In the sequel will be found the visitation of the Coffins of Portlege. Its examination will show other grounds on which we rest our faith as to the parentage of Peter. It will be seen that in the sixth generation John Coffin married Philippa, daughter and co-heiress of Phillip Hingston. His eldest son Richard, Sheriff of Devon in 1511 (2 Hen. VIII.), married Wilmot, daughter of Sir Richard Chudleigh, famous in legal annals as party in a leading case which bears his name. This marriage took place about 1510. The Sheriff had three sons, John, James, and Edward. The second, James, born as late as 1512, might well have been father of Peter, who, about 1562, married Mary Boscawen. Their son Nicholas, if born in 1563, would have been old enough in 1585 to have been father of Peter, who, the father of Tristram, died in 1628. Wedlock came early when there were few other distractions. Under favorable circumstances life was often prolonged beyond the average limit; but war, exposure, perhaps inferior medical skill, backwardness of medical science, sufficiently explain why so many failed to live out their allotted span. As the line consists mainly of eldest sons, less time embraced these several generations.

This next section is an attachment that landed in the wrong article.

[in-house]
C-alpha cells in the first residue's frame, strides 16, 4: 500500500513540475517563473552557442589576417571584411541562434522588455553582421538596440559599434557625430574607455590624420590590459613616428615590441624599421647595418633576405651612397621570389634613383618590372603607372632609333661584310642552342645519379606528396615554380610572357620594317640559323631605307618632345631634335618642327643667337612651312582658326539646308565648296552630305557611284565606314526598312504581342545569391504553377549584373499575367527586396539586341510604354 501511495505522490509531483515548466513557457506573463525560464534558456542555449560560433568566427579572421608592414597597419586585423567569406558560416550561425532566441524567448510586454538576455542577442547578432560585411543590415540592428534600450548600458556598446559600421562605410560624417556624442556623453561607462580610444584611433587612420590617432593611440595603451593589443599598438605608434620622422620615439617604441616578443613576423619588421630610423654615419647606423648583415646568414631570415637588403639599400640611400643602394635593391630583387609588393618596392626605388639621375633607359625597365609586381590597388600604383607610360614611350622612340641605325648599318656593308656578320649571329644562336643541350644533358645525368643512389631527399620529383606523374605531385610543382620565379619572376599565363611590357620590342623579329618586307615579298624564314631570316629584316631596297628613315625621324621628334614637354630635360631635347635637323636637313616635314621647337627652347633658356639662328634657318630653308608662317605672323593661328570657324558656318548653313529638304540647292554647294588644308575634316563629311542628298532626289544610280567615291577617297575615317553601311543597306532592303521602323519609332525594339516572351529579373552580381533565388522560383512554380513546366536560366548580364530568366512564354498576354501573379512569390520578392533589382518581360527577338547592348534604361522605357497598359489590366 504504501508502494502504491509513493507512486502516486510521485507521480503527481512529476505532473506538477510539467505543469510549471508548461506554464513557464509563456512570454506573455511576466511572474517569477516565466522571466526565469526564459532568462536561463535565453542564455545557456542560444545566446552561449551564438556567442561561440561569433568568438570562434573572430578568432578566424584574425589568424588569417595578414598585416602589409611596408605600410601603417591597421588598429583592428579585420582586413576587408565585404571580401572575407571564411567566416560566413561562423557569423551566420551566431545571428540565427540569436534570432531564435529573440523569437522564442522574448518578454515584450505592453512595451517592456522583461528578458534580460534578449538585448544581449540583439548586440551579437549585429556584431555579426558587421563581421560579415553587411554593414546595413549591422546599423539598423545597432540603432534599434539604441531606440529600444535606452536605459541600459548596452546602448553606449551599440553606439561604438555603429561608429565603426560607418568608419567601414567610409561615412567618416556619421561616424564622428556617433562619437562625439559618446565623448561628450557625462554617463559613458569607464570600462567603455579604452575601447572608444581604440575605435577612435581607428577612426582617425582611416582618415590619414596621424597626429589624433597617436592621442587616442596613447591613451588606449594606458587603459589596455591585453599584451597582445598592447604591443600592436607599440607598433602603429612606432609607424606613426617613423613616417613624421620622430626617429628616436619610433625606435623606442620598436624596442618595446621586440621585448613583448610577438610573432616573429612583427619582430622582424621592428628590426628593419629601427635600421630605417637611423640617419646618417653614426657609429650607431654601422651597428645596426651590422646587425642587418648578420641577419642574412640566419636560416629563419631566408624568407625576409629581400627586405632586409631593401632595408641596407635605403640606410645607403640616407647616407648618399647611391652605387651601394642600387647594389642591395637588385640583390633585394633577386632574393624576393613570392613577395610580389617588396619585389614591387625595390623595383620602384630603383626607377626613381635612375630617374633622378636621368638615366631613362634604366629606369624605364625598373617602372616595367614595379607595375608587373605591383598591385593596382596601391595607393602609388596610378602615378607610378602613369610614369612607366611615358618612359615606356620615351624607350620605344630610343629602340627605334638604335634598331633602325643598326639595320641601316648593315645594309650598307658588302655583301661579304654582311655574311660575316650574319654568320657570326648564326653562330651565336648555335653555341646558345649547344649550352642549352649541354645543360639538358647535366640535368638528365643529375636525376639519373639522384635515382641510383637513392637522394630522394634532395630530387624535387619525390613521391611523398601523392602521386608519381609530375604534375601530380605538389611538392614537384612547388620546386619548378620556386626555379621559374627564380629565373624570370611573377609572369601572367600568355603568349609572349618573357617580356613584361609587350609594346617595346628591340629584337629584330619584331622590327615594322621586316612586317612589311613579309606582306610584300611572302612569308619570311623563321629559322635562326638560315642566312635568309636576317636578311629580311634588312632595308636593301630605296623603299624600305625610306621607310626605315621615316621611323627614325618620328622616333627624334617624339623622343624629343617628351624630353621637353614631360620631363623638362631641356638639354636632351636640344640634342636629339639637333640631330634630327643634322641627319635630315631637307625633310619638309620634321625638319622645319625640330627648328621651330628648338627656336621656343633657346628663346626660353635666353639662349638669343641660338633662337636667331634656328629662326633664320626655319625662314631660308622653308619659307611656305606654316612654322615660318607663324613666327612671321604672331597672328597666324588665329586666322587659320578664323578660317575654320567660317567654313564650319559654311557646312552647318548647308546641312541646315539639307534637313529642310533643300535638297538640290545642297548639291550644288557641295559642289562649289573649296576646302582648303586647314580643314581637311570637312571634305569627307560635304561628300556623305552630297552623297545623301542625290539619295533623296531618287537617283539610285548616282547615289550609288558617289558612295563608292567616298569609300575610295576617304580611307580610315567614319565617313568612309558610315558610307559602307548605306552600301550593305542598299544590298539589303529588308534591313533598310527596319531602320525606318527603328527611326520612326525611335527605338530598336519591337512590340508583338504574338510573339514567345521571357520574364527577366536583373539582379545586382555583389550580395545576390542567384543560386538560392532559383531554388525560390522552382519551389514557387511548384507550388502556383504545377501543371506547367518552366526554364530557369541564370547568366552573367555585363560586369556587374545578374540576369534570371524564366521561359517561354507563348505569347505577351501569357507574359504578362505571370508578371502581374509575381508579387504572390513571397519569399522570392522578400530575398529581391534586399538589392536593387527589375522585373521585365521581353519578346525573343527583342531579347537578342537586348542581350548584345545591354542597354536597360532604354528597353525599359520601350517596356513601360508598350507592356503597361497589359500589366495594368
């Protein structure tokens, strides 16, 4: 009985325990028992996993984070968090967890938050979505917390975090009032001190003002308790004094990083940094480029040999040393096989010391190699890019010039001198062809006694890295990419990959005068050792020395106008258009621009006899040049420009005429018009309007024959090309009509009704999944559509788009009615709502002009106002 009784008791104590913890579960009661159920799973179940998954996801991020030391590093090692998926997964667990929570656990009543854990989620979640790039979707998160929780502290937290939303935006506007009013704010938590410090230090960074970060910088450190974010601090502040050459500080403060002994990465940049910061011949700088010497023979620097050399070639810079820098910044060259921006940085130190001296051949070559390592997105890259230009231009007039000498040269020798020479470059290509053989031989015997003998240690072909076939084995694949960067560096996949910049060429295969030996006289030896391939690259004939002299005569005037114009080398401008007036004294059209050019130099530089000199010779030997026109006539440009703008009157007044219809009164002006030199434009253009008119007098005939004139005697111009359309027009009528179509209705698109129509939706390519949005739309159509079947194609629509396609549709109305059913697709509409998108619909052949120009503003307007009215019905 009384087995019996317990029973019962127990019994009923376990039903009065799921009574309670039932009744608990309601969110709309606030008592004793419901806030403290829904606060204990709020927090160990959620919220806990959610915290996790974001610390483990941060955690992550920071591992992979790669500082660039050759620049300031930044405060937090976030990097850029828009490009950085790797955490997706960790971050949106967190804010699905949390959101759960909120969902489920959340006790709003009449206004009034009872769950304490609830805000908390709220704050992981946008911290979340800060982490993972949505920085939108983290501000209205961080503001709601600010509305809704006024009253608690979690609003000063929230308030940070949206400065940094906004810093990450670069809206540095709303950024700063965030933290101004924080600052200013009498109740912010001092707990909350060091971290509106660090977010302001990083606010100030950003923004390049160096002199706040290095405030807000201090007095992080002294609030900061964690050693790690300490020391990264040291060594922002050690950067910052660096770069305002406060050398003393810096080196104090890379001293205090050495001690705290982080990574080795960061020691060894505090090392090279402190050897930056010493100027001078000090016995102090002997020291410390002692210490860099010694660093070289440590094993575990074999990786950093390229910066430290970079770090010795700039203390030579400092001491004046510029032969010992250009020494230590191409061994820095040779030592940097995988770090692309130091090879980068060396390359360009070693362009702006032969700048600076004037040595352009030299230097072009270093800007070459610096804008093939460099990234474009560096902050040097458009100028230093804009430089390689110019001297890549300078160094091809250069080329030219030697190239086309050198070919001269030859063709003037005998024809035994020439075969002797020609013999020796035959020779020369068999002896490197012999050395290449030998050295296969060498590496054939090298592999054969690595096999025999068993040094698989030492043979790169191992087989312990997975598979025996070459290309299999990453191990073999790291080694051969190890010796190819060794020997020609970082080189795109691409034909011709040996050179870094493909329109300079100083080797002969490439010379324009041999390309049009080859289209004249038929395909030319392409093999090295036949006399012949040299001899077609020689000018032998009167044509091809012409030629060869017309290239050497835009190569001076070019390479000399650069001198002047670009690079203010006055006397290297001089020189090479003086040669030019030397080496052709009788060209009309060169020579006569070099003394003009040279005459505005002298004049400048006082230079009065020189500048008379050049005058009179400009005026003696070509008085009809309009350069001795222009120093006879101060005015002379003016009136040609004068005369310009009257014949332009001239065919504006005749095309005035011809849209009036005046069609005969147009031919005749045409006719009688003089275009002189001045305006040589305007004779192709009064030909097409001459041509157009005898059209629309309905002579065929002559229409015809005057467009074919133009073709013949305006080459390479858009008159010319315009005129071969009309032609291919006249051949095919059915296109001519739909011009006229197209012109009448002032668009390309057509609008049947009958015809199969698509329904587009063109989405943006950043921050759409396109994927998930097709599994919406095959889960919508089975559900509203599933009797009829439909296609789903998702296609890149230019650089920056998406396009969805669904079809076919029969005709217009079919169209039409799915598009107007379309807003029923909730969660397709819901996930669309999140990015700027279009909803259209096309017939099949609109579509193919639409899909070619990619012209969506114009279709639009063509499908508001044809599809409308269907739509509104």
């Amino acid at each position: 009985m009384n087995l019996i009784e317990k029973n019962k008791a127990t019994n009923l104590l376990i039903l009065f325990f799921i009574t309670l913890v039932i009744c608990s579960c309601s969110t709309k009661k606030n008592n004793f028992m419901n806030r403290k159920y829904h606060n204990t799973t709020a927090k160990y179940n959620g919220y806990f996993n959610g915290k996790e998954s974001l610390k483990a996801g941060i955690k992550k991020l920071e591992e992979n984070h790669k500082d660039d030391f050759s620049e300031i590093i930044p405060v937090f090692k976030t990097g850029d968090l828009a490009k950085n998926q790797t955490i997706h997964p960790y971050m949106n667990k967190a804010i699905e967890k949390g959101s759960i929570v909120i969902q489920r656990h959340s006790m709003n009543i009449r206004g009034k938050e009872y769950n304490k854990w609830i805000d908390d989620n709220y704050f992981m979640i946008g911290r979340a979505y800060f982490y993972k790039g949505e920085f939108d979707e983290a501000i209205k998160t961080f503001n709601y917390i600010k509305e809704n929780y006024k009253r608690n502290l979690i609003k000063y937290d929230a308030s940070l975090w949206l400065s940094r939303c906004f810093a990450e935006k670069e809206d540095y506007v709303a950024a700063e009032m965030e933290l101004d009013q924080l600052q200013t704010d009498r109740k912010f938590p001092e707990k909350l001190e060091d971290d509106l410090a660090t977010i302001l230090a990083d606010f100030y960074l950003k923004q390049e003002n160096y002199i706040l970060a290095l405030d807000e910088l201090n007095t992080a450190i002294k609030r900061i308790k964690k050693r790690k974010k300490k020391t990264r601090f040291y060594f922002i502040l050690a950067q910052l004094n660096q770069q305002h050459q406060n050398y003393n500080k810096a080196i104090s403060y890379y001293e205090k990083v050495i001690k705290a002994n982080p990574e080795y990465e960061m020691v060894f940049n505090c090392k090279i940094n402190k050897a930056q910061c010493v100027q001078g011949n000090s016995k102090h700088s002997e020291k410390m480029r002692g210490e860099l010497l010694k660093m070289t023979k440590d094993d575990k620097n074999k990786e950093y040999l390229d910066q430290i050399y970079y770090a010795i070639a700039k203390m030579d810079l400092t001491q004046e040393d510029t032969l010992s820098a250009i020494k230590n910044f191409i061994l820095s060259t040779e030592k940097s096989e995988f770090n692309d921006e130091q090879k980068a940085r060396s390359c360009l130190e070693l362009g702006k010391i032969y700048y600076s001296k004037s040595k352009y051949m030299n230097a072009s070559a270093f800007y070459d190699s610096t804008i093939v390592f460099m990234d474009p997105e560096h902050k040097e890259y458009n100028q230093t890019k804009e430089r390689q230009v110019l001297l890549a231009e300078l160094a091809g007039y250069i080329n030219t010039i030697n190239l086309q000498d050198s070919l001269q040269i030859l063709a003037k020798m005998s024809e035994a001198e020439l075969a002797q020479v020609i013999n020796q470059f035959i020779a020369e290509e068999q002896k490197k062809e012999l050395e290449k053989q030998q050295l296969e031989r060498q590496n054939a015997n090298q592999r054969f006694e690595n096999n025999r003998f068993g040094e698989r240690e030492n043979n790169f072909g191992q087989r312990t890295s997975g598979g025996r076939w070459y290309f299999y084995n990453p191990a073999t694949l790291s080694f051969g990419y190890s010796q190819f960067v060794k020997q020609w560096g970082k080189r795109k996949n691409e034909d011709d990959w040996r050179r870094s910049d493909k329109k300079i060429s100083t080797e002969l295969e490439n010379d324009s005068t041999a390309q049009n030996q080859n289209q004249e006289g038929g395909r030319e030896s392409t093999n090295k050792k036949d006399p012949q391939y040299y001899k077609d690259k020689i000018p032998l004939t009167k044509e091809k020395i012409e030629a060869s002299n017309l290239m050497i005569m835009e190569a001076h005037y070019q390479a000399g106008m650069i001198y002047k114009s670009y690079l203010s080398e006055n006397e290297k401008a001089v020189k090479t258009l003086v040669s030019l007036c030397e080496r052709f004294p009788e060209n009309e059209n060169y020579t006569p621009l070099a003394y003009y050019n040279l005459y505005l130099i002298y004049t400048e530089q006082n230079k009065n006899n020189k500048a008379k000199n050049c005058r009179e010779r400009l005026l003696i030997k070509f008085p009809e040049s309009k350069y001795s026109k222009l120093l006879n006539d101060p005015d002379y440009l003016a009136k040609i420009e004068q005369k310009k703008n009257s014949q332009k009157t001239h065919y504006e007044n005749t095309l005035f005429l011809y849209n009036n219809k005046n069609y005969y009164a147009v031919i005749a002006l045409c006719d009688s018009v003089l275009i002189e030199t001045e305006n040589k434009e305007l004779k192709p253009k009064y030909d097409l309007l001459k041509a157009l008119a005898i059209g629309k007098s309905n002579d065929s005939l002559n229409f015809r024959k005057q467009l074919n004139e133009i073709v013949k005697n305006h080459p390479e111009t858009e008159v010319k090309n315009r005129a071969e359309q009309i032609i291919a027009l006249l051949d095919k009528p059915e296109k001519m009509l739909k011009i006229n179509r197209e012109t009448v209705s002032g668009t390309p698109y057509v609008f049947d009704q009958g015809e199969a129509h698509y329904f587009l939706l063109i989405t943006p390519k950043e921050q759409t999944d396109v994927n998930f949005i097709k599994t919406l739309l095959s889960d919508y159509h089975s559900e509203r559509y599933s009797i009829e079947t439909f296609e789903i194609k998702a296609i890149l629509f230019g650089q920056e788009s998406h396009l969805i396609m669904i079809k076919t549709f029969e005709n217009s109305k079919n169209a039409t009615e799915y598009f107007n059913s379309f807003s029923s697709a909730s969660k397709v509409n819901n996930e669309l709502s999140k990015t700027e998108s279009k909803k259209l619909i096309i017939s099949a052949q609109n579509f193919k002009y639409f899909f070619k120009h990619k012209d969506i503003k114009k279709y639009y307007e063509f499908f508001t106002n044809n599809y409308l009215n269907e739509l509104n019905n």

The best known of the brothers of the Sheriff, Sir William, born about 1480, going to Court, stood high in the estimation of Henry the Eighth. Like Raleigh, later from the same province, he won his way by his wit and courage. He was selected in 1519 by the King as one of the eighteen English knights to take part in the tournament before Guines, in France, with a like number of French gentlemen, practised in arms and renowned for prowess. He was Master of Horse at the coronation of Anne Boleyn, and appointed one of the gentlemen of the King's Privy Chamber, filled to the monarch's satisfaction a position of distinction and influence much coveted at Court. He married Margaret, the daughter of Sir George Dimock, the champion of England, and from her, after his death the wife of Richard Manners, descended the later Dukes of Rutland. Sir William took a prominent part in the Parliament, one ecclesiastical abuse being done away with at his instance.* At Standon, a royal manor, of which he was high steward when he died in 1538, stands his monument. He left no children, and by his will devised his lands to his brother Richard's sons, bequeathed his hawks, hounds, and hunting gear to the King. His brothers James and Thomas had children, but the dates confirm the view that his nephew, James, and Mary Cole were the parents of Peter, who married Mary Boscawen.